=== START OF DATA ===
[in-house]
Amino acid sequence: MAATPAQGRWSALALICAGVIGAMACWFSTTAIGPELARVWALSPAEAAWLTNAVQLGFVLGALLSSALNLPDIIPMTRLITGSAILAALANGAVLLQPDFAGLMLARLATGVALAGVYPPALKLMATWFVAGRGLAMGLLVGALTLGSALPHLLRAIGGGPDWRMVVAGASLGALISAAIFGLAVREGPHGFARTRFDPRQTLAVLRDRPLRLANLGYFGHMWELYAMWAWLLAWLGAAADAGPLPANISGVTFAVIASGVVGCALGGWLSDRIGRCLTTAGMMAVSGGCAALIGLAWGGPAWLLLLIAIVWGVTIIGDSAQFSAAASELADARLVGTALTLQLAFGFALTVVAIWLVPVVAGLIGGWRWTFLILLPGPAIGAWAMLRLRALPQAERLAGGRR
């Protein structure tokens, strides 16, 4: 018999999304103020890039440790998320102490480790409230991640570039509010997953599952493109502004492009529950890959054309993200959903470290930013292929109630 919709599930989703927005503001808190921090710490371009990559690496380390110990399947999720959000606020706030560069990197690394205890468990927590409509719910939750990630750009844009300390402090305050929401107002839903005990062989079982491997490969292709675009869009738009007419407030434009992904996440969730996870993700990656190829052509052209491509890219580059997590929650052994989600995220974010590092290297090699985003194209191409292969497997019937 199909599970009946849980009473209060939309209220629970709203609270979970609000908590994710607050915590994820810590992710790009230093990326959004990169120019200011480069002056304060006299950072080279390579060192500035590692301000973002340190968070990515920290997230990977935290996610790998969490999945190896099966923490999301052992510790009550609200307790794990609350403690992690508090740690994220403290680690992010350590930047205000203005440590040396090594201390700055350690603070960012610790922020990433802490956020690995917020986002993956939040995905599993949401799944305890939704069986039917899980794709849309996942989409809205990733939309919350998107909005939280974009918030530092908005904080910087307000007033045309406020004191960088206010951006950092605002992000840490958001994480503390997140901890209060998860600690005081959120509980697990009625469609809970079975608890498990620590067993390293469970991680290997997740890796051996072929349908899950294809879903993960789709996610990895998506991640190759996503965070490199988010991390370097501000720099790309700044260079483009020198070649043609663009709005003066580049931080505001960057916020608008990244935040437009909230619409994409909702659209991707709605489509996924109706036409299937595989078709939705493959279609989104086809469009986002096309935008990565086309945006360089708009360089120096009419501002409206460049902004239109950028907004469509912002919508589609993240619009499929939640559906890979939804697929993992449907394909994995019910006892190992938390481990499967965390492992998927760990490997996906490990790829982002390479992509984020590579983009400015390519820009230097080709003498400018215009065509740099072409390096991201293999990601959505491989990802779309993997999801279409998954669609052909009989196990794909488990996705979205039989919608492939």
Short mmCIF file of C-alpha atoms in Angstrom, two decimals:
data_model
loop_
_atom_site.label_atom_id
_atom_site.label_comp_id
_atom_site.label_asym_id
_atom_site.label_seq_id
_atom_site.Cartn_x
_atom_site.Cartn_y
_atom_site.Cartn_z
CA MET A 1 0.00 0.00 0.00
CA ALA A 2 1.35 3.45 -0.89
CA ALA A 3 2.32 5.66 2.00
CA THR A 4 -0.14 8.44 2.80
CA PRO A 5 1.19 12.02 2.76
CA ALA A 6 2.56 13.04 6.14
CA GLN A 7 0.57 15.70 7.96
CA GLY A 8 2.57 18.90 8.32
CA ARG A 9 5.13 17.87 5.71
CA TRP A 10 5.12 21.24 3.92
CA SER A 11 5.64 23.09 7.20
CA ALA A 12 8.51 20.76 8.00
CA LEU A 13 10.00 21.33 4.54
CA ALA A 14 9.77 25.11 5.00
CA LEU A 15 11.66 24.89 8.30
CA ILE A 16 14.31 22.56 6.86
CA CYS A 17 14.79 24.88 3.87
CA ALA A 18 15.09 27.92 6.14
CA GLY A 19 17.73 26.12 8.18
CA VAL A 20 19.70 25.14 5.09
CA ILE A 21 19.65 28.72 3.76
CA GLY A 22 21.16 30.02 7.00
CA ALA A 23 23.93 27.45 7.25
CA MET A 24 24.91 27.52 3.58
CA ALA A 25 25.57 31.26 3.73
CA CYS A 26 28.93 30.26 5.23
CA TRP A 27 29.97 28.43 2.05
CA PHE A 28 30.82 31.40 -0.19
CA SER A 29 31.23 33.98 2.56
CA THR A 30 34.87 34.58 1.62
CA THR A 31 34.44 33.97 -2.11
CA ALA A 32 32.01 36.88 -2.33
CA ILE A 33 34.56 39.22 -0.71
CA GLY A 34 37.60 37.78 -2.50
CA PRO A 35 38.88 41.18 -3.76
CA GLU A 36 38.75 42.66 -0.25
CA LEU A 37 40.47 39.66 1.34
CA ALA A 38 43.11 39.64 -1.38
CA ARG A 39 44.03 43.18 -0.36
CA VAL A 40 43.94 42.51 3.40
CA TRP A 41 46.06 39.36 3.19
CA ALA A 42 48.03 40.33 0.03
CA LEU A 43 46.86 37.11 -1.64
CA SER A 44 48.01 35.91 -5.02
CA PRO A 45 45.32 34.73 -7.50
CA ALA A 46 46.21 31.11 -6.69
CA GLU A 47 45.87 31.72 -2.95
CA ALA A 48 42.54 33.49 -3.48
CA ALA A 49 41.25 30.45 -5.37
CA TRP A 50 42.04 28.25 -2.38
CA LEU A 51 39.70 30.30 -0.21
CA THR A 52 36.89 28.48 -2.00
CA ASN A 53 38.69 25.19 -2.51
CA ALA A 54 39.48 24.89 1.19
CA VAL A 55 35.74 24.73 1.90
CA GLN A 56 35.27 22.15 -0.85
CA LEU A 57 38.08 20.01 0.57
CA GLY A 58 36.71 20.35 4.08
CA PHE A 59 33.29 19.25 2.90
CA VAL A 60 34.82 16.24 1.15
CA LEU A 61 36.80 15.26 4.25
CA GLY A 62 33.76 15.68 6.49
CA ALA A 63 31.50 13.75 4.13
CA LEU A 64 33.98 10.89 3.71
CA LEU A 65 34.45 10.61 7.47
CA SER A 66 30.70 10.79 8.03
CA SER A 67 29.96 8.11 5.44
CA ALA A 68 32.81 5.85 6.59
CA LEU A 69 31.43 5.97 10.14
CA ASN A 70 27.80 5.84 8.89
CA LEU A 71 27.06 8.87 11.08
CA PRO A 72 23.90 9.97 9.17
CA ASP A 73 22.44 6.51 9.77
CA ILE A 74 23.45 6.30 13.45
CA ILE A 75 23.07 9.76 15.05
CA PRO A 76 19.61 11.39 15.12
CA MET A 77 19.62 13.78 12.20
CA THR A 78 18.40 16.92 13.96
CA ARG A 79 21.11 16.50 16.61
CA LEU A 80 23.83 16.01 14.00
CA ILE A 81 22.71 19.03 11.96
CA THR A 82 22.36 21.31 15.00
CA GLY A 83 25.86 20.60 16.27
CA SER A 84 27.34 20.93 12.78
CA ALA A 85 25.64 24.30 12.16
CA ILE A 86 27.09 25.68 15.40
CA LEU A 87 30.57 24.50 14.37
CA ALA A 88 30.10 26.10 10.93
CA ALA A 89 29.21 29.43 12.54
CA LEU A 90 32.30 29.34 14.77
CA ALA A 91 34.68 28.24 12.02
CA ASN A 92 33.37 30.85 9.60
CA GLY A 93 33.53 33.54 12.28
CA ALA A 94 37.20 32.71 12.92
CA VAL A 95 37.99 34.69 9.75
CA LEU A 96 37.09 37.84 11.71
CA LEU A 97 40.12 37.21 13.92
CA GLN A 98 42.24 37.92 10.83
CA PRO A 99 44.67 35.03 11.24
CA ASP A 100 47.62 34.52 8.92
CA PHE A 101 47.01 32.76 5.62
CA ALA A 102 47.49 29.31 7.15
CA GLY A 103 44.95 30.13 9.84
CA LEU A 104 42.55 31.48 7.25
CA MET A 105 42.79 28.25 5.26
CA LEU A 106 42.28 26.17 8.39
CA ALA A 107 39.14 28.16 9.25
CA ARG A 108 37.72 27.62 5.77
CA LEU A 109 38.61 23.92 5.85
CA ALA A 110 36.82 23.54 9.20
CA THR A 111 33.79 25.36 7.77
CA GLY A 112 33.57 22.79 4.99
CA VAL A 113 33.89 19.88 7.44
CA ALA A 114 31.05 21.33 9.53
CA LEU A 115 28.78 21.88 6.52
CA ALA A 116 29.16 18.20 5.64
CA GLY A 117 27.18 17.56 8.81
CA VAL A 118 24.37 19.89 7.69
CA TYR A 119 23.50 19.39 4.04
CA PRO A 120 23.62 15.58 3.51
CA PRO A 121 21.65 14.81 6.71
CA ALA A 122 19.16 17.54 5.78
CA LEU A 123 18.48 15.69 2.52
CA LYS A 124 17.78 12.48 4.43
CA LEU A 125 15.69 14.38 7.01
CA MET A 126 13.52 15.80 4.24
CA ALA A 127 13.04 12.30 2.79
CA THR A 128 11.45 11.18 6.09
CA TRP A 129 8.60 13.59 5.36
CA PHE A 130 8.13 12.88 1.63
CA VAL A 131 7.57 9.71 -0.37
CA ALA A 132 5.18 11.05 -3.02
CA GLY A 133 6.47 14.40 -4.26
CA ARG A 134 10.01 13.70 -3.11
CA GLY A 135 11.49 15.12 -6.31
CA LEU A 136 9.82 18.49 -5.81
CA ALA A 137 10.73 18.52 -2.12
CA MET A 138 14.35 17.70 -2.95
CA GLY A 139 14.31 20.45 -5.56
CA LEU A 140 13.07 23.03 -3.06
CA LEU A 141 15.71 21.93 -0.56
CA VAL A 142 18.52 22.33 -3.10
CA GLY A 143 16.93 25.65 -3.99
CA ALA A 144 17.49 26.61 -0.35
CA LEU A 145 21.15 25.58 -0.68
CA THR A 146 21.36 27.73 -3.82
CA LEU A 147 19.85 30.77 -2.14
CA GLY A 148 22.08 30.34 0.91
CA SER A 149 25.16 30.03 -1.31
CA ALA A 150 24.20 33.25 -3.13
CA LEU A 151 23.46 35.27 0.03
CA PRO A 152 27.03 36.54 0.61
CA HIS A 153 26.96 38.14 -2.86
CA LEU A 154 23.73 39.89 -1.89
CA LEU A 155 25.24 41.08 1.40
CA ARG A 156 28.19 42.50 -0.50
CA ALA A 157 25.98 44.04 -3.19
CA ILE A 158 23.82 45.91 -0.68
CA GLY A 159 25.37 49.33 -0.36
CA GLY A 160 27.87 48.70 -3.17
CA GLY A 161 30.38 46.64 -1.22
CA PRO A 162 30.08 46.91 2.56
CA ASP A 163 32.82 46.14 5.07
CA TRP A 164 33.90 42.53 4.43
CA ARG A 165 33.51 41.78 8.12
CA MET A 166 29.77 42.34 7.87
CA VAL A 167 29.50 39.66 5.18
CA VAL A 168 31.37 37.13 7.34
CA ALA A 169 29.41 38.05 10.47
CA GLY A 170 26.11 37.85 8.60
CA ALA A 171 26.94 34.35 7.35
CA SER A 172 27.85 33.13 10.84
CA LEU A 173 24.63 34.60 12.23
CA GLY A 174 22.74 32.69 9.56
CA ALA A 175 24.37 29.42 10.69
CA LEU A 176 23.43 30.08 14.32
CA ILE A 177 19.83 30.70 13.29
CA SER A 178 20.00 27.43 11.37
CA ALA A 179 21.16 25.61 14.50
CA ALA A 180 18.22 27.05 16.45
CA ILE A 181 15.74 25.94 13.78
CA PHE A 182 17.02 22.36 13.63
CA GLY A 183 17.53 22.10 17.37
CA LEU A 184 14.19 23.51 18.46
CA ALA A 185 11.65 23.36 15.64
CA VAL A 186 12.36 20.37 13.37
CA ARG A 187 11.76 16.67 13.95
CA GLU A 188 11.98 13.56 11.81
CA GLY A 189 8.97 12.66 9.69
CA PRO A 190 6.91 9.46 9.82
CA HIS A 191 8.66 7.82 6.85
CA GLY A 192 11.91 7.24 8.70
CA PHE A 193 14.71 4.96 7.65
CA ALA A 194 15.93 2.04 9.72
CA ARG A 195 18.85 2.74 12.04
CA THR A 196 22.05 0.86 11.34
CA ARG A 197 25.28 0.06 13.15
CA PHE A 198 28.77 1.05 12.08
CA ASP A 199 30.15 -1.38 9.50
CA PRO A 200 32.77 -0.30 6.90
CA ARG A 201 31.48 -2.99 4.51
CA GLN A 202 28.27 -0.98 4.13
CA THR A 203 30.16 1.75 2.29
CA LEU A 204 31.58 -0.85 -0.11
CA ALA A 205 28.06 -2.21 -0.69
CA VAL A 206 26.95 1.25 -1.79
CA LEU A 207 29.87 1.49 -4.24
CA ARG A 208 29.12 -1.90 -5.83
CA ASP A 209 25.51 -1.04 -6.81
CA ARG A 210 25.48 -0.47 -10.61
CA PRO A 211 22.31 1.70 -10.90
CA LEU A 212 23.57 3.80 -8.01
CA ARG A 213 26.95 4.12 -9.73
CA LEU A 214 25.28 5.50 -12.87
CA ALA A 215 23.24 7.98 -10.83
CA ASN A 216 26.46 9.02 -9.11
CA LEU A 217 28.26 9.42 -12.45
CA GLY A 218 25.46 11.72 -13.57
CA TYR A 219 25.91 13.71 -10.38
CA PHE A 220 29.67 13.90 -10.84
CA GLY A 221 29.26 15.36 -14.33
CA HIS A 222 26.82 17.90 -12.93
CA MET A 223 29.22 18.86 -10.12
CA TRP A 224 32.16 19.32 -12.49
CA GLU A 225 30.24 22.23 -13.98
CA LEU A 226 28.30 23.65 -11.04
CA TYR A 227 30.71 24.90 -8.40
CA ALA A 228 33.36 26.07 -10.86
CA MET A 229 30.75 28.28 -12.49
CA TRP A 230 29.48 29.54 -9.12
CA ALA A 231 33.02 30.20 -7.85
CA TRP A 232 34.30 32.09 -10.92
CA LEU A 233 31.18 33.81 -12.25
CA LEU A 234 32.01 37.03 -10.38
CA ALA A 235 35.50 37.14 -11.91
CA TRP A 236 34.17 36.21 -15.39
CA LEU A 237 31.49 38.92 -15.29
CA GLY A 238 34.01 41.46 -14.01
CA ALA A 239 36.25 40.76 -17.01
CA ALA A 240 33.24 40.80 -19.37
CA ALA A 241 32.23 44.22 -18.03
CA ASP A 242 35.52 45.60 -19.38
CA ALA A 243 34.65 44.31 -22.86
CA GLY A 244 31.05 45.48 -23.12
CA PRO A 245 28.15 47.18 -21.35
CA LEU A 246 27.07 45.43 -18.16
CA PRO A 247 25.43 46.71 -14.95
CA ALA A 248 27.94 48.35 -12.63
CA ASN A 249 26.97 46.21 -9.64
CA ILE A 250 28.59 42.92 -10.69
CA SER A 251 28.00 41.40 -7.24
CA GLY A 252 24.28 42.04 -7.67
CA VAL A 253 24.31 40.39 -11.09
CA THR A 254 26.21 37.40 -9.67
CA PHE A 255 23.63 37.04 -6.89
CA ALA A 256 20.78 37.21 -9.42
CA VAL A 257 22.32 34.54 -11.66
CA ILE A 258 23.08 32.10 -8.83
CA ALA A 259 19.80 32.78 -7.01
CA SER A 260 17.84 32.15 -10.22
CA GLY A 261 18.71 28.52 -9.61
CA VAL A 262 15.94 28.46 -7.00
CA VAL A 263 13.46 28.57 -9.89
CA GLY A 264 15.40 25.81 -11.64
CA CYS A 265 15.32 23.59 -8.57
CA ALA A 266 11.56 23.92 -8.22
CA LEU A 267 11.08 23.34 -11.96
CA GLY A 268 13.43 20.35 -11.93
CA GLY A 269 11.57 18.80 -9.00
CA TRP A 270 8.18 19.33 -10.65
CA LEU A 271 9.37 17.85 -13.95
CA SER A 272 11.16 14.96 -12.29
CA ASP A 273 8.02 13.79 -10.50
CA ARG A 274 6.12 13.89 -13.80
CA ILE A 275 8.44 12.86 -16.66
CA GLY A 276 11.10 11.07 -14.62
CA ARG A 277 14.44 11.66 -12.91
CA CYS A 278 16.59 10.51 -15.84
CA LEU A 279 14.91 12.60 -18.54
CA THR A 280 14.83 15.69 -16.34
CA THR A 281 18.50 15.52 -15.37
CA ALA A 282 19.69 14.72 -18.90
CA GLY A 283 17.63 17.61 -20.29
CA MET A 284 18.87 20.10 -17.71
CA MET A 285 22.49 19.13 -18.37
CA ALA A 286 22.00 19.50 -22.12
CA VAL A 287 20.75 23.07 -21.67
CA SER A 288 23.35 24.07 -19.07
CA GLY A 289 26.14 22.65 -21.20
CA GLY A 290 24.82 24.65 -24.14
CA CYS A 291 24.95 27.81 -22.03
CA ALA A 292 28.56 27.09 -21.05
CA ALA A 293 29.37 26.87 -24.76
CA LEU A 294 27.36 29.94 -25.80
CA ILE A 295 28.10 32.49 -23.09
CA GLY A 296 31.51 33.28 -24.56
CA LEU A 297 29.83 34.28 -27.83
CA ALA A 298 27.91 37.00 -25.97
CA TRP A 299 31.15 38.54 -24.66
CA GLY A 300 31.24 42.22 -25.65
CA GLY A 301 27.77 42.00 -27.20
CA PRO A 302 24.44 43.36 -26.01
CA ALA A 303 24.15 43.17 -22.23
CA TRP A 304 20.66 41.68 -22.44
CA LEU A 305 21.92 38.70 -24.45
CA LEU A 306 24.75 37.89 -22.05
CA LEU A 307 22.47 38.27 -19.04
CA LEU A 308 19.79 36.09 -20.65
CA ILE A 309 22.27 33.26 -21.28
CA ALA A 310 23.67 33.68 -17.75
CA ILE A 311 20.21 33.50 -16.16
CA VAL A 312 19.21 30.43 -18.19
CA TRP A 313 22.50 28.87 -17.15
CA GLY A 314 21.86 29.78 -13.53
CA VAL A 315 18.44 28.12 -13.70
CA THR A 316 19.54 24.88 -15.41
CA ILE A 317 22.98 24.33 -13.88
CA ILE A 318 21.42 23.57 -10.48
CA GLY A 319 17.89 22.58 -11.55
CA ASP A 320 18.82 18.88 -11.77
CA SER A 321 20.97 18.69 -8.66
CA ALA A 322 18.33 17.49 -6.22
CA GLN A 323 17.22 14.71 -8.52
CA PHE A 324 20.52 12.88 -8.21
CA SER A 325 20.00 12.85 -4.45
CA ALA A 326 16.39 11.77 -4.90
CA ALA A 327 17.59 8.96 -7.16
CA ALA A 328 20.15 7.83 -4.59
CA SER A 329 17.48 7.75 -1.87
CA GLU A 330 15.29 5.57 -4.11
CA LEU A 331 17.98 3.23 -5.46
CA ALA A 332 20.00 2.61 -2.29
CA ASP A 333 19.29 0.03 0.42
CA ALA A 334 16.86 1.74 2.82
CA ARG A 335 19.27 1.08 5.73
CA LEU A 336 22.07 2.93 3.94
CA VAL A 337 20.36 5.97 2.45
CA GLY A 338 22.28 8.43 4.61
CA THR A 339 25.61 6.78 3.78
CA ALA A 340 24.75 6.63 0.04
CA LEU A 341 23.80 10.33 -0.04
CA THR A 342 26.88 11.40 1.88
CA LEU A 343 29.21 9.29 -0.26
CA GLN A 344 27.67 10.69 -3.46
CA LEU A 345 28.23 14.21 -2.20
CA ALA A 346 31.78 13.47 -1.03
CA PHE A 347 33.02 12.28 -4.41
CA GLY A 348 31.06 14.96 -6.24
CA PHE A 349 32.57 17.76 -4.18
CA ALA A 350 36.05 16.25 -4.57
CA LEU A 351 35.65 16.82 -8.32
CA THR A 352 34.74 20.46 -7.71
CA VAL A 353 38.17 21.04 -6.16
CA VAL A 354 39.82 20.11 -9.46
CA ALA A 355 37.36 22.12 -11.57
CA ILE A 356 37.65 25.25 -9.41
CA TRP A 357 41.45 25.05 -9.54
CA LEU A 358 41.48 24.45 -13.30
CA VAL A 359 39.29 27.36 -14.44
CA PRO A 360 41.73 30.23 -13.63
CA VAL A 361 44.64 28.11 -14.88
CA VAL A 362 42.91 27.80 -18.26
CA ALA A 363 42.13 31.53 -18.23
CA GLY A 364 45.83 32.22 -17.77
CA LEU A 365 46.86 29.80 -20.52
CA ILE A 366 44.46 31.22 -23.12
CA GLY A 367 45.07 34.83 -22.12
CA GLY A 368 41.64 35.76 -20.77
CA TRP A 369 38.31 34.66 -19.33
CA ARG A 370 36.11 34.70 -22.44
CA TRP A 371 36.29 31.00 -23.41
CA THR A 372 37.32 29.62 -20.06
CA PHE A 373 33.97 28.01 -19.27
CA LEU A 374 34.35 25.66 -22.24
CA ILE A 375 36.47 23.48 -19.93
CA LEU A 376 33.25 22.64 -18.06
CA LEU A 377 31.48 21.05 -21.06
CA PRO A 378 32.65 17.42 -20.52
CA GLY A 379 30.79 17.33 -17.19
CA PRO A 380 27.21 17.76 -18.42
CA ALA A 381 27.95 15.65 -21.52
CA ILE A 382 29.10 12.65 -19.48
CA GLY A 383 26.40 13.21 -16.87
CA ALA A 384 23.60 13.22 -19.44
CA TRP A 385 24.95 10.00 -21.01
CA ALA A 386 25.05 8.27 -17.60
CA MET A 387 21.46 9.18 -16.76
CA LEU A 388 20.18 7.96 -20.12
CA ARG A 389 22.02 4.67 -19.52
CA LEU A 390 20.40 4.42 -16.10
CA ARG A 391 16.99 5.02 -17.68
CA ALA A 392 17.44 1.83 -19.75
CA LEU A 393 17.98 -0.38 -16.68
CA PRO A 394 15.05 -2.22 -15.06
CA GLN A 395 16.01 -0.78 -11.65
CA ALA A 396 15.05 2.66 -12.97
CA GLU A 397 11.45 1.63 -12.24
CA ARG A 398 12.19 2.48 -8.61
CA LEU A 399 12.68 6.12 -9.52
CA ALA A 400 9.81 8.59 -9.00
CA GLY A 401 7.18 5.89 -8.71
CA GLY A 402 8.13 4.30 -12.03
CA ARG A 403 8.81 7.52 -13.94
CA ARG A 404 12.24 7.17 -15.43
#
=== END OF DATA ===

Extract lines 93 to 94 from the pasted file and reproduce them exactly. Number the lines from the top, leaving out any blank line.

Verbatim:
CA LEU A 80 23.83 16.01 14.00
CA ILE A 81 22.71 19.03 11.96